“Orton’s words are still able to provoke the same levels of intrigue, laughter, and sympathy today that they did fifty years ago”
The Ruffian on the Stair gave notorious playwright, author, and library book defacer Joe Orton his first success. Today, it is rarely performed and somewhat obscured by his later work. And, whilst the play may be very much of its time, The Hope Theatre’s new production shows that his unique style of black comedy is as funny today as it was fifty years ago.
Mike (Gary Webster) was a promising young boxer – but what he does now is shrouded in mystery. All we know is that it involves a van and the attendance of meetings that will help him get “jobs”. His wife, Joyce (Lucy Benjamin), is a former prostitute who spends all day at home in the couple’s London flat. Their solitary existence is disrupted by the sudden arrival of Wilson (Adam Buchanan), a young man whose quest to rent a room devolves into a sinister plot to undermine their safety and exact a bizarre kind of revenge.
None of this sounds especially funny. But Orton’s singular style allows him to conjure a vaguely absurd version of real life that is both comic and tragic. For the most part, director Paul Clayton is able to draw out the many layers of irony to great effect. There are occasional moments where this feels heavy-handed, but it doesn’t seriously impact our investment in the story. It helps that the set (designed by Rachael Ryan) has an intimate, claustrophobic feel, with some audience members practically sitting in Mike and Joyce’s kitchen. Such close proximity keeps us engaged even when the pace slows down.
The three actors create multidimensional, sympathetic characters. Lucy Benjamin’s Joyce is both comically naïve and desperately afraid. Her excitement at the fact that her husband is meeting someone in an ‘exciting place’ like a toilet at King’s Cross station is balanced by her frustration at his refusal to acknowledge her anxiety. Gary Webster brings depth to thuggish Mike, balancing his cold-heartedness with a distinct sense of vulnerability. Webster and Benjamin have great chemistry: their performances suggest a couple whose love for each other has been corrupted by fear. Of the three, Adam Buchanan’s performance as Wilson is the most striking. He has the perfect mix of deceptive innocence and mild antagonism, and is able to switch from deadpan irony to sinister psychosis in seconds.
Whilst it is unlikely that The Ruffian on the Stair will ever be as popular as Loot or What the Butler Saw, The Hope Theatre’s production proves its worth as a piece of theatre. Orton’s words are still able to provoke the same levels of intrigue, laughter, and sympathy today that they did fifty years ago.
“The dialogue, in the hands of the accomplished trio of actors, is music (sometimes thrillingly discordant) to the ears throughout”
Written in 1950, Eugene Ionesco’s “The Lesson” has lost none of its strangeness, nor its resonance. It exemplifies what has been coined ‘Theatre of the absurd’ of which Ionesco is master. A powerful three hander it beats to the palpitating rhythm of a macabre merry-go-round upon which the archetypal characters of the Professor, the Pupil and the Maid are fated to ride.
The Maid is busy mopping the floor of the Professor’s study as the audience take their seats. A seemingly innocuous pre-show. For those familiar with the play, I don’t need to state its significance; and for those unfamiliar, I won’t. So let the lesson begin. The Maid fussily withdraws having ushered in the new Pupil. It gets off to a smooth start but it’s not long before the Professor becomes increasingly frustrated with his protégé’s inability to grasp the rudiments of mathematics. Roger Alborough wastes no time establishing his stage presence with a performance that is chillingly playful. But playful in the way a predator teases with its prey.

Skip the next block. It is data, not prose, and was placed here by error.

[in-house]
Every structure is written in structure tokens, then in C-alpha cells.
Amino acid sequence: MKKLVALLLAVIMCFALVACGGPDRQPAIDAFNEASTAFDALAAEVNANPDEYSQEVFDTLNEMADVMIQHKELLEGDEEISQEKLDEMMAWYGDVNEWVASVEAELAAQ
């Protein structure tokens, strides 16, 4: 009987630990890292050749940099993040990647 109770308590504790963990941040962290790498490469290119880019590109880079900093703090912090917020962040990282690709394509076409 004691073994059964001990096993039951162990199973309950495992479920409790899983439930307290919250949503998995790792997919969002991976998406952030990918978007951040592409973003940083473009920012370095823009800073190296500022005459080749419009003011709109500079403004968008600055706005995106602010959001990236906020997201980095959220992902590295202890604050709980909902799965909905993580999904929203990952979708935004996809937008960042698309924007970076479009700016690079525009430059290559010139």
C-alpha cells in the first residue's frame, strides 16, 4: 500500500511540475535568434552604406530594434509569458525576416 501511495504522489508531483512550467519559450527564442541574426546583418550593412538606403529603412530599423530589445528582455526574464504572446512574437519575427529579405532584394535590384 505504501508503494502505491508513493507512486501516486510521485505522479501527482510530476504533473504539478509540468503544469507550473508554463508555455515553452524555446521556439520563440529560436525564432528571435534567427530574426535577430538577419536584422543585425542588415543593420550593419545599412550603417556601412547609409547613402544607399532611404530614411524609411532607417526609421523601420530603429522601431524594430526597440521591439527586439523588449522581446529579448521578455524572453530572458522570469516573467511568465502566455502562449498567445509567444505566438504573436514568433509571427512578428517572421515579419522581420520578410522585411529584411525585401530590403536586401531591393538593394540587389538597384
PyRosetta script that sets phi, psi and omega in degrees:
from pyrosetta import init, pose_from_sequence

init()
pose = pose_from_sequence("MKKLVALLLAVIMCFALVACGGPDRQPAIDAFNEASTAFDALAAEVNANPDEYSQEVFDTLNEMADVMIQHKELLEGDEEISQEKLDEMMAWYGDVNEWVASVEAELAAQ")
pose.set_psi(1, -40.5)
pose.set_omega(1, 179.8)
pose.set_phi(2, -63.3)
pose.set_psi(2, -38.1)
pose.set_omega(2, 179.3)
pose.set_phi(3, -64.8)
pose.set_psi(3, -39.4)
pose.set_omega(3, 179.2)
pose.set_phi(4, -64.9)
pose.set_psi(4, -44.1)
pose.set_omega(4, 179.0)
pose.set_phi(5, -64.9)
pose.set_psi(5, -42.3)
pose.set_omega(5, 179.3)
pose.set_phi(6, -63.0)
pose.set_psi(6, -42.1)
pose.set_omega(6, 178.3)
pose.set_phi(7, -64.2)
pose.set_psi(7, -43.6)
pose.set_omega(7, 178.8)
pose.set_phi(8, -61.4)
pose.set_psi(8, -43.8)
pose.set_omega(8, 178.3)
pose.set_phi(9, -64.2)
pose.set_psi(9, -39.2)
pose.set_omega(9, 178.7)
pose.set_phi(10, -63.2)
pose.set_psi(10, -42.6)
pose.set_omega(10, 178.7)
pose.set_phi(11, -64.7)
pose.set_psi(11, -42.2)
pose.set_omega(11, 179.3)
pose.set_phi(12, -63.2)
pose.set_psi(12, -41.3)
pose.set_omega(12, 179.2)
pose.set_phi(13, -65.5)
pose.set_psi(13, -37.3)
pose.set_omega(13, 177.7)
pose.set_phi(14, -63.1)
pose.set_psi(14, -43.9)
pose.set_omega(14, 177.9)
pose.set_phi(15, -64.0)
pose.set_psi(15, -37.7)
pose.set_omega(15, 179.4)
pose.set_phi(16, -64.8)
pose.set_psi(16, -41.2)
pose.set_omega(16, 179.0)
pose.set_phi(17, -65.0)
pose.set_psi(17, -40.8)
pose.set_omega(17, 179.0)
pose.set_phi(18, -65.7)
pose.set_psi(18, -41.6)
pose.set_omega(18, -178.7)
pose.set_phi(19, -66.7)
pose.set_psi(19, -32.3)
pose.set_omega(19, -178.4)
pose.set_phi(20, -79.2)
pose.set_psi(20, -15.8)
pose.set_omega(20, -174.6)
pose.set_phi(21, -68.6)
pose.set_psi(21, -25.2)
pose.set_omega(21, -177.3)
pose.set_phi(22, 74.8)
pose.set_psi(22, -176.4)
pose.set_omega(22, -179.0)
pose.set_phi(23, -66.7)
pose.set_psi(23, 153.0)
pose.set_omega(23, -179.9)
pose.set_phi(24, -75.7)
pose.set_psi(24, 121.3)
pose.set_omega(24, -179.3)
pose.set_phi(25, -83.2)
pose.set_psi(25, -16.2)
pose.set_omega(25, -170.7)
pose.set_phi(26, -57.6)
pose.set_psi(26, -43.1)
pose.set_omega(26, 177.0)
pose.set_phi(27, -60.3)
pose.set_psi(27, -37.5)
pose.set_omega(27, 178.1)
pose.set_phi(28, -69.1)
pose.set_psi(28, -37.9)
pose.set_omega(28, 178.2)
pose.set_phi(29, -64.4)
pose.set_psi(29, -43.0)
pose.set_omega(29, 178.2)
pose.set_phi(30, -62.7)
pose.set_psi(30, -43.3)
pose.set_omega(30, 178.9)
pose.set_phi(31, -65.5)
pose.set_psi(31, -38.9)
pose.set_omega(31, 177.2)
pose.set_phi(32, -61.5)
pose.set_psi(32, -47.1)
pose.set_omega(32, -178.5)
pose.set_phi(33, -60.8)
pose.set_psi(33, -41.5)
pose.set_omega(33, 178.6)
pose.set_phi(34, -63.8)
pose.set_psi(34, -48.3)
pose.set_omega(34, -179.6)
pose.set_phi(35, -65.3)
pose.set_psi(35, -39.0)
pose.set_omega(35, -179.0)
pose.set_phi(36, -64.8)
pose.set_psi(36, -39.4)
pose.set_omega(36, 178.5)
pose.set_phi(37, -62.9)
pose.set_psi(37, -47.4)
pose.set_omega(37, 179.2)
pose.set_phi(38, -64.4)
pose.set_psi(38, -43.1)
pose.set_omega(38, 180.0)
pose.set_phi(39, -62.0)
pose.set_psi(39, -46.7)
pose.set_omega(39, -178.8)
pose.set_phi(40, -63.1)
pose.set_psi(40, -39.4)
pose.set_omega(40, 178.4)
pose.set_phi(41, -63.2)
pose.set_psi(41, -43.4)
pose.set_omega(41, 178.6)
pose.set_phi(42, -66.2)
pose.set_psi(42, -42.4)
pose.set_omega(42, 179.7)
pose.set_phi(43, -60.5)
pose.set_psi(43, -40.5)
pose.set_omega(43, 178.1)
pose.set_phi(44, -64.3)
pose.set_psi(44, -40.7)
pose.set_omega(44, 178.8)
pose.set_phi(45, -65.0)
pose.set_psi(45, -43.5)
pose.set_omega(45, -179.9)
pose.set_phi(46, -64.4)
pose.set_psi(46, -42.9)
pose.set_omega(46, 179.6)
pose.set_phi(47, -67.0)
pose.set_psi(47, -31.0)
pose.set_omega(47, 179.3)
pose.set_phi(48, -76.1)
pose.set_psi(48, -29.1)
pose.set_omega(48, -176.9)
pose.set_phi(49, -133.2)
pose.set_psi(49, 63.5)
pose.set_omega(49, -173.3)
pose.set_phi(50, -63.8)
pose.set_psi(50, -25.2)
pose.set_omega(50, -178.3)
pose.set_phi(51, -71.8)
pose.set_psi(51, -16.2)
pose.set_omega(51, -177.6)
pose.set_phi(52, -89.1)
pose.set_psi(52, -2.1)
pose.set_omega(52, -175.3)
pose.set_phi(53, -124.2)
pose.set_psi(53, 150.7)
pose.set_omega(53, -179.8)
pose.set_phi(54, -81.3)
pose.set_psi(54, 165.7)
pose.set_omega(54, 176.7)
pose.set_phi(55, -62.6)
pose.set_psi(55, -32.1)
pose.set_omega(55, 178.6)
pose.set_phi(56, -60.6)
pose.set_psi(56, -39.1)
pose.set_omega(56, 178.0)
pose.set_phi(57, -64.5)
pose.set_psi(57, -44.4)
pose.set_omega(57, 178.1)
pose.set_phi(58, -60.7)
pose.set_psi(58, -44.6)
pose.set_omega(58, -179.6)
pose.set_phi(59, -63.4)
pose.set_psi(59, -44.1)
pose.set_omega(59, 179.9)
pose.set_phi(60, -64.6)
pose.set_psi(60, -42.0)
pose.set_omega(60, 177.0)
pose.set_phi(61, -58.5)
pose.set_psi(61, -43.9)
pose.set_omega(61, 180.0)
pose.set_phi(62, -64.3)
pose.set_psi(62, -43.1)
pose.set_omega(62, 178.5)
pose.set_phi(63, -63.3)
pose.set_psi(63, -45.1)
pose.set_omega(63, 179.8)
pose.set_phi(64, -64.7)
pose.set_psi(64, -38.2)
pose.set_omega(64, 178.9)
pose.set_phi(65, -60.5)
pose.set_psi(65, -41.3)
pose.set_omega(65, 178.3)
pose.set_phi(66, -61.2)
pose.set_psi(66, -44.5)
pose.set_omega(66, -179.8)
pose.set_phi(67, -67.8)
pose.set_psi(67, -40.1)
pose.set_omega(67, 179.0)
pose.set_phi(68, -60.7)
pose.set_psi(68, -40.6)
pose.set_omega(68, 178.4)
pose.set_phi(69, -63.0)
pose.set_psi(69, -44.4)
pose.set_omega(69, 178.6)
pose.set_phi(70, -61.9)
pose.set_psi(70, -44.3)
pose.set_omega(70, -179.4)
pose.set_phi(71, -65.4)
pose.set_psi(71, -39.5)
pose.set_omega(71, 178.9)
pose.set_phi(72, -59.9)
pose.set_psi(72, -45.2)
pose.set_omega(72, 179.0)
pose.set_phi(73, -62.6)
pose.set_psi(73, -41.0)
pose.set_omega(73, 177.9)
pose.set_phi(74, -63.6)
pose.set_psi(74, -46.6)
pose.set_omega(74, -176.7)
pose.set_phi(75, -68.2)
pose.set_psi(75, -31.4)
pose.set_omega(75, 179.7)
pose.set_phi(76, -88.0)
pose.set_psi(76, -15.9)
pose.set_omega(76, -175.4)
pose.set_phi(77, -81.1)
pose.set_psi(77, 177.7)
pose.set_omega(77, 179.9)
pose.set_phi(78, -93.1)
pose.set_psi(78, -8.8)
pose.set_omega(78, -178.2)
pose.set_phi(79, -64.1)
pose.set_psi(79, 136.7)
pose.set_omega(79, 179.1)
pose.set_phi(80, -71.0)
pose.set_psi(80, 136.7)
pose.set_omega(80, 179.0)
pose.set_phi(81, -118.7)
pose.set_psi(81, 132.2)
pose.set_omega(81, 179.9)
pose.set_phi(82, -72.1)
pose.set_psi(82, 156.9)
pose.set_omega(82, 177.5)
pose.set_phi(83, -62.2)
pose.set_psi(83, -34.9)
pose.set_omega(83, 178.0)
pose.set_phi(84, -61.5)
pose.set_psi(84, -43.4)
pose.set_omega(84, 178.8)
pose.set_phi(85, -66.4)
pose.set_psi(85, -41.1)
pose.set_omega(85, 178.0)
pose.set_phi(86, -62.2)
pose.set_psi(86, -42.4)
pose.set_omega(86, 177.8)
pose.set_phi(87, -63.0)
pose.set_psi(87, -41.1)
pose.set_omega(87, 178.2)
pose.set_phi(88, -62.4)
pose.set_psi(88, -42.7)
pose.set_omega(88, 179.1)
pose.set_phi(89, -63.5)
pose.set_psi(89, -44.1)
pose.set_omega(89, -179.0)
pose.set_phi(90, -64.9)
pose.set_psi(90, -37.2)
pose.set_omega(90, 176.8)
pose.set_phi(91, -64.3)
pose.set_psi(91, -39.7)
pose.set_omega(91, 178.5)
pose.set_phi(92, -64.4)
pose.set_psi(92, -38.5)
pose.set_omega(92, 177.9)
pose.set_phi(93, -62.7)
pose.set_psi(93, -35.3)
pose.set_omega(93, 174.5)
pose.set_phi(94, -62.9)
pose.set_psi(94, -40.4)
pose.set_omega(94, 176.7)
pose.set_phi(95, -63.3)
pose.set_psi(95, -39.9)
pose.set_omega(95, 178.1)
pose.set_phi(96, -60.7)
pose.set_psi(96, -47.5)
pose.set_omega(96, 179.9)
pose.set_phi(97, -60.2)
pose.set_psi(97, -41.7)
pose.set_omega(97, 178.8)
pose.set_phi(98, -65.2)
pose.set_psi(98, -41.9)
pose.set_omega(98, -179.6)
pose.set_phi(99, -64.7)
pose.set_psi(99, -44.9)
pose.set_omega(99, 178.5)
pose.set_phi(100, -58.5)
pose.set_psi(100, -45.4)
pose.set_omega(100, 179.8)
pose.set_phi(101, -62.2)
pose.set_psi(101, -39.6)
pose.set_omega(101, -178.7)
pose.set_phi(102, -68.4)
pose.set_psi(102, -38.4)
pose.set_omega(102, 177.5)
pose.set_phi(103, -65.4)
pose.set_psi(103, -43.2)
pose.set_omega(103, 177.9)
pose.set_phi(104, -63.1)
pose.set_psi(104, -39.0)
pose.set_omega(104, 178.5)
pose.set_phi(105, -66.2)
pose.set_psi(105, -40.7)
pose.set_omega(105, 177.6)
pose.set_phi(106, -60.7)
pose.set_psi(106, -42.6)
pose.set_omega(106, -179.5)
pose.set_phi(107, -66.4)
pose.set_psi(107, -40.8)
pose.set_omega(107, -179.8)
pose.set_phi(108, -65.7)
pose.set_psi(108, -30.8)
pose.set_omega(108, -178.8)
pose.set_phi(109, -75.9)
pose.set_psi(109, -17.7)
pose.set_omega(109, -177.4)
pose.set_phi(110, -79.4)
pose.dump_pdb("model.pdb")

Sheetal Kapoor is quite extraordinary as the Pupil, transforming from compliant, naïve schoolgirl into a shattered marionette. As her enthusiasm for the lesson deteriorates her toothache increases; clearly a metaphor for her psychological pain. In fact, the whole play is a metaphor, a cautionary tale for today, further exemplified by Joan Potter’s Maid who repeatedly has to clean up the mess. Potter makes the sinister aspects of this play quite palpable with an understated performance pitched with just the right amount of irony. Yes, it’s gruesome but, hey, it’s absurd so it’s okay to laugh.
Donald Watson’s translation is further heightened under Matthew Parker’s slick direction. The dialogue, in the hands of the accomplished trio of actors, is music (sometimes thrillingly discordant) to the ears throughout. Repeated banalities, unshackled illogicality and non sequiturs all compete for air time. Comedy and violence, absurdity and disturbance, mystery and fear all go hand in hand; so the audience’s reactions are varied. While some are laughing, others are recoiling in horror.
The experience is sharpened by the confines of the space. Encased in the round, neither the actors nor the audience have room to escape, and there’s even less room for a fourth wall. Although the cast never address the audience directly we are drawn into the impossible dialogue: there is no barrier between us and them, between reality and fantasy, which intensifies the unnerving quality of the writing. Simon Arrowsmith’s filmic sound design adds the final layer; a gossamer cloak of atmosphere that fits the action perfectly.
Gripping through to the final scene in which the absurdity pours over the action like blood from a knife wound, “The Lesson” has something to teach us all. And this production at the Hope Theatre is, without a doubt, a high-grade lesson in theatre making.